Friend to All Children
The Children’s Friend organization supports and strengthens Rhode Island families, changing the lives of so many at-risk young people. During a visit in December, as staff and volunteers sorted through a room filled to the brim with Christmas presents for children in need, I was humbled. The visit reminded me of the importance of support agencies like Children’s Friend, which is exactly why I have long fought against sequestration and in support of improved funding for education. They have done so much for our community, and I am grateful that they are expanding their presence in Providence, opening up a new facility on Hartford Avenue that will serve as a Head Start site, among other services.
It’s heartening to see the investments that we are making in early childhood education. Head Start exists to ensure that every child has the ability to take advantage of America’s boundless opportunities. Early childhood is arguably the most impressionable and important time for social development, and early childhood education plays a key role in achieving a higher level of socialization, problem solving and academic readiness later in life. Head Start is an investment in our middle class and in economic mobility. For families who can’t afford daycare, Head Start is a vital part of their safety net. It provides resources that would otherwise be unavailable and helps parents of young children to return to full-time employment.
I’m pleased that in early 2014, Congress took action to reverse the short-sighted cuts to Head Start due to sequestration. Although this funding was maintained into 2015, I am hopeful that we will be able to increase funding and ensure that every child who needs them has access to Head Start programs. The results are clear: children in Head Start are better prepared to learn, have higher self-esteem, and exhibit more advanced social behavior when they enter school. Imagine what we’re denying our country by not allowing every child the opportunity to achieve their fullest potential.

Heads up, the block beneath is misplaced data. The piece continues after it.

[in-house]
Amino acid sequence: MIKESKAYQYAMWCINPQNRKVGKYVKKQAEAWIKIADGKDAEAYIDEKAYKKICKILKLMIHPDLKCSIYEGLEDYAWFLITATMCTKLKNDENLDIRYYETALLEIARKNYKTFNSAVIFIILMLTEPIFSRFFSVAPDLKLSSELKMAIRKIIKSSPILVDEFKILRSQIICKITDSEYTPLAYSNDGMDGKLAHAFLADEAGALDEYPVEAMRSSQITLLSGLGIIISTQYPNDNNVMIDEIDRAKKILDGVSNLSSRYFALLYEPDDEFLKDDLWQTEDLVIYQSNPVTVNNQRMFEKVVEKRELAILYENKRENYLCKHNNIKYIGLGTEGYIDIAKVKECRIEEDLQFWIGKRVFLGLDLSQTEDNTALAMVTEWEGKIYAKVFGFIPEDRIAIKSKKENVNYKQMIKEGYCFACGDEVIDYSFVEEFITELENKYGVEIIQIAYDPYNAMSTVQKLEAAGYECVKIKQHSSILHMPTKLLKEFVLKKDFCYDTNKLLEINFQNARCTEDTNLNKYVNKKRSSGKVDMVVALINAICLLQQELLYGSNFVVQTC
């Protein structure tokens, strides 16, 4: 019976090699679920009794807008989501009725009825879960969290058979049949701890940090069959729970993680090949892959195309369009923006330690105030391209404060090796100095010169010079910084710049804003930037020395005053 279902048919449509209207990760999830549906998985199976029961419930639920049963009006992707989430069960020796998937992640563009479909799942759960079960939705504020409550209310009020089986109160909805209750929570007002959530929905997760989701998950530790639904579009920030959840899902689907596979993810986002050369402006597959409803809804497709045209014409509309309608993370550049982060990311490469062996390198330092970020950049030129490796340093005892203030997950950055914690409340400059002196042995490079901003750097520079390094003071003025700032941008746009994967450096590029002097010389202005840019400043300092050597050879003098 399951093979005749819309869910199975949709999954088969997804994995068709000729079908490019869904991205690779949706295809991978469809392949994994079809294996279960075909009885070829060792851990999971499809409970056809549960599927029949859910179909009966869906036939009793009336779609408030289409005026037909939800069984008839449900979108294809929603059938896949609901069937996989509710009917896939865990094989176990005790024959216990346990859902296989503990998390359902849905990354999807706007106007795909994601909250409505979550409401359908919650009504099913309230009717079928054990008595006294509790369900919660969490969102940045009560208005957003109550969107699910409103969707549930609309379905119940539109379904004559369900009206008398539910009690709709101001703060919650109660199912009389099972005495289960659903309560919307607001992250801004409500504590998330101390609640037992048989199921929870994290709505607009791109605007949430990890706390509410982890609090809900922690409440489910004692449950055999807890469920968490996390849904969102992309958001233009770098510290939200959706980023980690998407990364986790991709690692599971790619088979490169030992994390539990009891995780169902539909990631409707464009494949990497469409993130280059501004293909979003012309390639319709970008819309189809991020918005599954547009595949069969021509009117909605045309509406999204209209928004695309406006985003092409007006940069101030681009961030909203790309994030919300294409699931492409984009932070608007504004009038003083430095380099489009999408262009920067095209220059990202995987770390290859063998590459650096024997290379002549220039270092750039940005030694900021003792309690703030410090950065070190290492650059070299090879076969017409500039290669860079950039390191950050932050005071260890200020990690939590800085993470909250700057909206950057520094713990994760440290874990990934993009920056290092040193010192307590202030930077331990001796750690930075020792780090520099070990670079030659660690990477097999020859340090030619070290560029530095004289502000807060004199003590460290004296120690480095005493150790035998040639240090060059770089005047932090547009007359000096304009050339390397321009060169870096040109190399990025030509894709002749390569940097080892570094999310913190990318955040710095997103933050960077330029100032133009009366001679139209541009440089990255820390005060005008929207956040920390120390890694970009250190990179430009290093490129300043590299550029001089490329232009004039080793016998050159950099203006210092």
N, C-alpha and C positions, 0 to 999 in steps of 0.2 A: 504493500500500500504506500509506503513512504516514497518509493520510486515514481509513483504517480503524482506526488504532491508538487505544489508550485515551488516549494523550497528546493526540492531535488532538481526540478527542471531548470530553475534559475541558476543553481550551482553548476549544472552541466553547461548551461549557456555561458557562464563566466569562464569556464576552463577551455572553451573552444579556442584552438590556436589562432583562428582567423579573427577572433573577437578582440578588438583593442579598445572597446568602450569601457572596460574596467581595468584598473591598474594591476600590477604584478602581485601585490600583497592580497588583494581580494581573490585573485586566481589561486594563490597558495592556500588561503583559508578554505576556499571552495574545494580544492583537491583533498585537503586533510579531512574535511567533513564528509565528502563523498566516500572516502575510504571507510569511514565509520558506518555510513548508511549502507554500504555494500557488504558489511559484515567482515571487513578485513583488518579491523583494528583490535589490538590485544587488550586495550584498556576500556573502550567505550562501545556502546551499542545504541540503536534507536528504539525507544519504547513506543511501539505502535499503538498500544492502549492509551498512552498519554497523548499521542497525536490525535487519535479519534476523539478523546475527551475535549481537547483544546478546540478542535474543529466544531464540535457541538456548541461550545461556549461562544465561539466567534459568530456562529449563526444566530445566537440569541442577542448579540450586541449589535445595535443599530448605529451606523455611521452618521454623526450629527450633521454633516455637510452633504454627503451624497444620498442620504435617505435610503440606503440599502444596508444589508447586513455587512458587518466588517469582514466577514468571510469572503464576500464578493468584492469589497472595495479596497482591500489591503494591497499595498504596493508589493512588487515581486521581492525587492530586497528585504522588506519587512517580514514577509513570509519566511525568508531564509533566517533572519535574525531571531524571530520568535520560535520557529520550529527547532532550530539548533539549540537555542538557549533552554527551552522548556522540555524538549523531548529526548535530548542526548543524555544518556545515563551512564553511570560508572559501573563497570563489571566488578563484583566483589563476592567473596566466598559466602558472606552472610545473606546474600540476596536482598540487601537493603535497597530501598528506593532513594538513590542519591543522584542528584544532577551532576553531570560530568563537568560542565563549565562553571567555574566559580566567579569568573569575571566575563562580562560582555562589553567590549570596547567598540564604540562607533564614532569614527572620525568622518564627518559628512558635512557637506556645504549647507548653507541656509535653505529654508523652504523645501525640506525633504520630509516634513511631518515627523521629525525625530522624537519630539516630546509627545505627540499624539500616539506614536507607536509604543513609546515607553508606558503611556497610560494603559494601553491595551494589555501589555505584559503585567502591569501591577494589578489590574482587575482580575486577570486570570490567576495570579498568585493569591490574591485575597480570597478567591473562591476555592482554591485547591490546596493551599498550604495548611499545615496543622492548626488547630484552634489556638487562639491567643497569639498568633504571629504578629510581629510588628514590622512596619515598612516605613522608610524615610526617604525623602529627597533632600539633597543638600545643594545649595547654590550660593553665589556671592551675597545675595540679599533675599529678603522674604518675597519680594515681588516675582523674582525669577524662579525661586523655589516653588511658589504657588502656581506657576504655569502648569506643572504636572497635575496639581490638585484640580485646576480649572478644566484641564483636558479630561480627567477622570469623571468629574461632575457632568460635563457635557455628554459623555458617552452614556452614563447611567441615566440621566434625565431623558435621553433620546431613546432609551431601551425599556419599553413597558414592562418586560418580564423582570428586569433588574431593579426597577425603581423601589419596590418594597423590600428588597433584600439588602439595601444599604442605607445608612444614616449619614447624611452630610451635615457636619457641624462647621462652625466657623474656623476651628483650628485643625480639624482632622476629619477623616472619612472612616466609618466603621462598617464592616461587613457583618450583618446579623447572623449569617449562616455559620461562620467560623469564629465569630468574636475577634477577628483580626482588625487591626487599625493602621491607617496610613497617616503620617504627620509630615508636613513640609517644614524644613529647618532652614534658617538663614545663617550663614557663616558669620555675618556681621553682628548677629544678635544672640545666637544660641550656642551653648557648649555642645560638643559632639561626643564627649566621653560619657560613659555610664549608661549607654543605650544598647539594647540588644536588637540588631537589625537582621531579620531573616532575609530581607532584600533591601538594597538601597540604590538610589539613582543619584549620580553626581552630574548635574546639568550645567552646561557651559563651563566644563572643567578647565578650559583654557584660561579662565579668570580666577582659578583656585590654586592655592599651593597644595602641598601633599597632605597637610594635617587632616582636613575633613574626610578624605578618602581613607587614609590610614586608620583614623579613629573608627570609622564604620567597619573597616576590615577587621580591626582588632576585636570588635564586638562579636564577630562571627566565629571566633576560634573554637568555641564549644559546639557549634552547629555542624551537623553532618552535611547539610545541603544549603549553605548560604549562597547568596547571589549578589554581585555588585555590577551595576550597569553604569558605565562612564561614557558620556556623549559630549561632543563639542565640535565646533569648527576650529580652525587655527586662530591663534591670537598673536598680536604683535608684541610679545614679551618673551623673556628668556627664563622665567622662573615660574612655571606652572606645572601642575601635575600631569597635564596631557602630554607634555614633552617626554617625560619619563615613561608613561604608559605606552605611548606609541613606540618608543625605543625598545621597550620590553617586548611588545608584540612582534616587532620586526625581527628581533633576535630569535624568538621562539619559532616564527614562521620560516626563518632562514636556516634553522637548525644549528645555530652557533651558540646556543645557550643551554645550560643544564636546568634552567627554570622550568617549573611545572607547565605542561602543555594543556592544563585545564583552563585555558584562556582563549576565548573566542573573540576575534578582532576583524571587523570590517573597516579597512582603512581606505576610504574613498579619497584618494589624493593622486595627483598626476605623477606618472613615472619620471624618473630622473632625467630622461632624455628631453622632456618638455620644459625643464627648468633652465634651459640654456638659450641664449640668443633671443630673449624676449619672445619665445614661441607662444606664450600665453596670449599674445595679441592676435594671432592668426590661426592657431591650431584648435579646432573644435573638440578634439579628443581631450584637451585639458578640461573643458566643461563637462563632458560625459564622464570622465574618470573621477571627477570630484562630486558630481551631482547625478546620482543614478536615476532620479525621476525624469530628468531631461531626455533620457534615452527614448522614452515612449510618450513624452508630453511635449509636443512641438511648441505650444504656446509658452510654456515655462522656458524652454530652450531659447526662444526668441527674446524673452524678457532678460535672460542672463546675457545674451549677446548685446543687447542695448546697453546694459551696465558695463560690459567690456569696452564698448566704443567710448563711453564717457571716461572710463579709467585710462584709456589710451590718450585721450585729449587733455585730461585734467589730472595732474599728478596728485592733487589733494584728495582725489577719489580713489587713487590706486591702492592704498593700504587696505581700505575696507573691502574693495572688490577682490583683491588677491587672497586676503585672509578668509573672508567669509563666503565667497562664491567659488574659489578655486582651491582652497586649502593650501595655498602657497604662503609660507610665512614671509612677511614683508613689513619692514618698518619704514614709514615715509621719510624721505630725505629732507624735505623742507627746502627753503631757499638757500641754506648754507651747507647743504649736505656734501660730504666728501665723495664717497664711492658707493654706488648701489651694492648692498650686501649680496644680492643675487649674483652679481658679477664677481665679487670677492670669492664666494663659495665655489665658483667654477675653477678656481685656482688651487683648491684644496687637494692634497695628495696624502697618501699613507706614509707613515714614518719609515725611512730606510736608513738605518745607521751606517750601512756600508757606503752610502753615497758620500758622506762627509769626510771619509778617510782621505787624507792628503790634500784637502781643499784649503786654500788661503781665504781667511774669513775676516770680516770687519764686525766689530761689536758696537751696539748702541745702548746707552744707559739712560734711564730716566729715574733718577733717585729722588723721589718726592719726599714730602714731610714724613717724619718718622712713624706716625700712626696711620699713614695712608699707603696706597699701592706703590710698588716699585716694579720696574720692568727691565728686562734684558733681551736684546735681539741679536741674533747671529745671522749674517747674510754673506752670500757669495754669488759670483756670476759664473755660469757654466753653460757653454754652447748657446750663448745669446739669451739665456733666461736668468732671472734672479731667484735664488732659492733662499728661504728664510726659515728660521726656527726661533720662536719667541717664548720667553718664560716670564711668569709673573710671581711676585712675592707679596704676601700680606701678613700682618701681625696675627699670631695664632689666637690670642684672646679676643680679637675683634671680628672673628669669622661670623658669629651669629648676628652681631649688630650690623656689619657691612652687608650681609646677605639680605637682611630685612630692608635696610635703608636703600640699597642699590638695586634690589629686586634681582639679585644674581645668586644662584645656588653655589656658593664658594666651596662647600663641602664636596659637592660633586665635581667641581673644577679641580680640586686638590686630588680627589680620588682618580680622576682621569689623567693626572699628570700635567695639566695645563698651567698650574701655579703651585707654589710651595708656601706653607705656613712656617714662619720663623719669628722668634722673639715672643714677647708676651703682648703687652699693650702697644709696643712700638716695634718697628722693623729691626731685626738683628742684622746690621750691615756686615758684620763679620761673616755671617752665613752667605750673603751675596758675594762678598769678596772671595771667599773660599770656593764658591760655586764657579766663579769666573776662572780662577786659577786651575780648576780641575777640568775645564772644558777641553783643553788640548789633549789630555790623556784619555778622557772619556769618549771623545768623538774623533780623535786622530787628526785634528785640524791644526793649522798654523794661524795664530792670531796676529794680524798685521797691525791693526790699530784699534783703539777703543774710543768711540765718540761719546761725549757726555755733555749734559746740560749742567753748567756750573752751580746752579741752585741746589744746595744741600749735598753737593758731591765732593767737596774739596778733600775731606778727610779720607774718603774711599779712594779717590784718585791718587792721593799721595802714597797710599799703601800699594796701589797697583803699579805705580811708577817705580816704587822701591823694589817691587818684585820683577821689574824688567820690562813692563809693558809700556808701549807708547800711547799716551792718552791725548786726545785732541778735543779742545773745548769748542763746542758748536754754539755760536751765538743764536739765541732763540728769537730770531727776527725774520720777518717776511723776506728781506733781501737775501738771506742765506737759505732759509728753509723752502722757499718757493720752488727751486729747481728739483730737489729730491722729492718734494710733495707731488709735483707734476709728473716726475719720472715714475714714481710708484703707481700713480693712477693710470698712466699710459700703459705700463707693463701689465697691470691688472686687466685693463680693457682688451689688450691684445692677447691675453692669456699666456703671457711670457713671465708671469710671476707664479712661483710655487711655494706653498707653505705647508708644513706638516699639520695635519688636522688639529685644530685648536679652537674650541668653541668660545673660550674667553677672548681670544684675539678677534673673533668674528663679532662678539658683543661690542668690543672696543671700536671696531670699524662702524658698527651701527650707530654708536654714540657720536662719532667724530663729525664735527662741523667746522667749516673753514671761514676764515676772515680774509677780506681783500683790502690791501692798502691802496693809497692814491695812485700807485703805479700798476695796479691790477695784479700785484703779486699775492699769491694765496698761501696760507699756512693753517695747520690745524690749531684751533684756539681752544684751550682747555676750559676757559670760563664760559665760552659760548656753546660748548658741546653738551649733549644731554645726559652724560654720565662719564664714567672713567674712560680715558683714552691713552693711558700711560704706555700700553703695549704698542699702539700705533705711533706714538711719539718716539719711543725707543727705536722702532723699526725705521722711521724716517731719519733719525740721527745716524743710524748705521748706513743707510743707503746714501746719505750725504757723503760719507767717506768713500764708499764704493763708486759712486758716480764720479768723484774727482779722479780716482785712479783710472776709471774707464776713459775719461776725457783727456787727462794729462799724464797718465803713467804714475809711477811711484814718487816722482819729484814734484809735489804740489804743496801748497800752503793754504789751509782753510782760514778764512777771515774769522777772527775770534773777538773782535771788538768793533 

If we support organizations like Children’s Friend, we won’t need to find out.
Someone Who Matters
The Rhode Island Mentoring Partnership is an exceptional organization that matches Rhode Island volunteers with young people in need of a friend or some added guidance. Each week, RIMP mentors go into schools to play board games, read and do crafts, or just to talk. And for the children enrolled in the program, that hour makes all the difference in the world.
Everyone needs support, and that support comes in many forms. It could be from parents and siblings or from colleagues. For RIMP children, it comes from their mentors. I am so grateful for the sacrifice of time and talent that these mentors give each week, because I too know how important it can be to have a mentor.
There have been many people who have influenced my life and career, including the late Senator Claiborne Pell. Senator Pell was a true statesman and the man who inspired me to pursue public service. I was fortunate enough to intern twice for the Senator in his Washington, D.C., office while I was a student, and what I learned from him significantly shaped my career. Senator Pell was beloved by so many Rhode Islanders, and I consider myself lucky to have known him and worked with him. His legacy lives on, which was clear when RIMP reached out and asked me to share a photo of myself with someone whom I consider a mentor. I shared the photo on my Facebook page, and it got more than 200 likes, comments and shares. Senator Pell dedicated his life to making Rhode island, and our nation, a better place. He always put the people of Rhode Island first and that contribution is still felt today, especially through the Pell grants for which he fought so adamantly. He is still a role model for me, and I miss him dearly.
And for all the RIMP volunteer mentors, I remind you that there is a young person who feels the same way about you.
The turnout at the 3rd annual Statewide Information Technology Career Fair at Bryant University was fantastic, and I hope indicative of the growing interest in IT fields. The fair was attended by more than 300 high school students, in addition to teachers and administrators from 12 local high schools, and fair participants included Microsoft, AT&T and the Rhode Island State Police. Students attended workshops and networked with industry professionals throughout the day. I was honored to address the group, and I hope the students will take my advice to heart – information technology is a valuable skill and an asset in any workplace.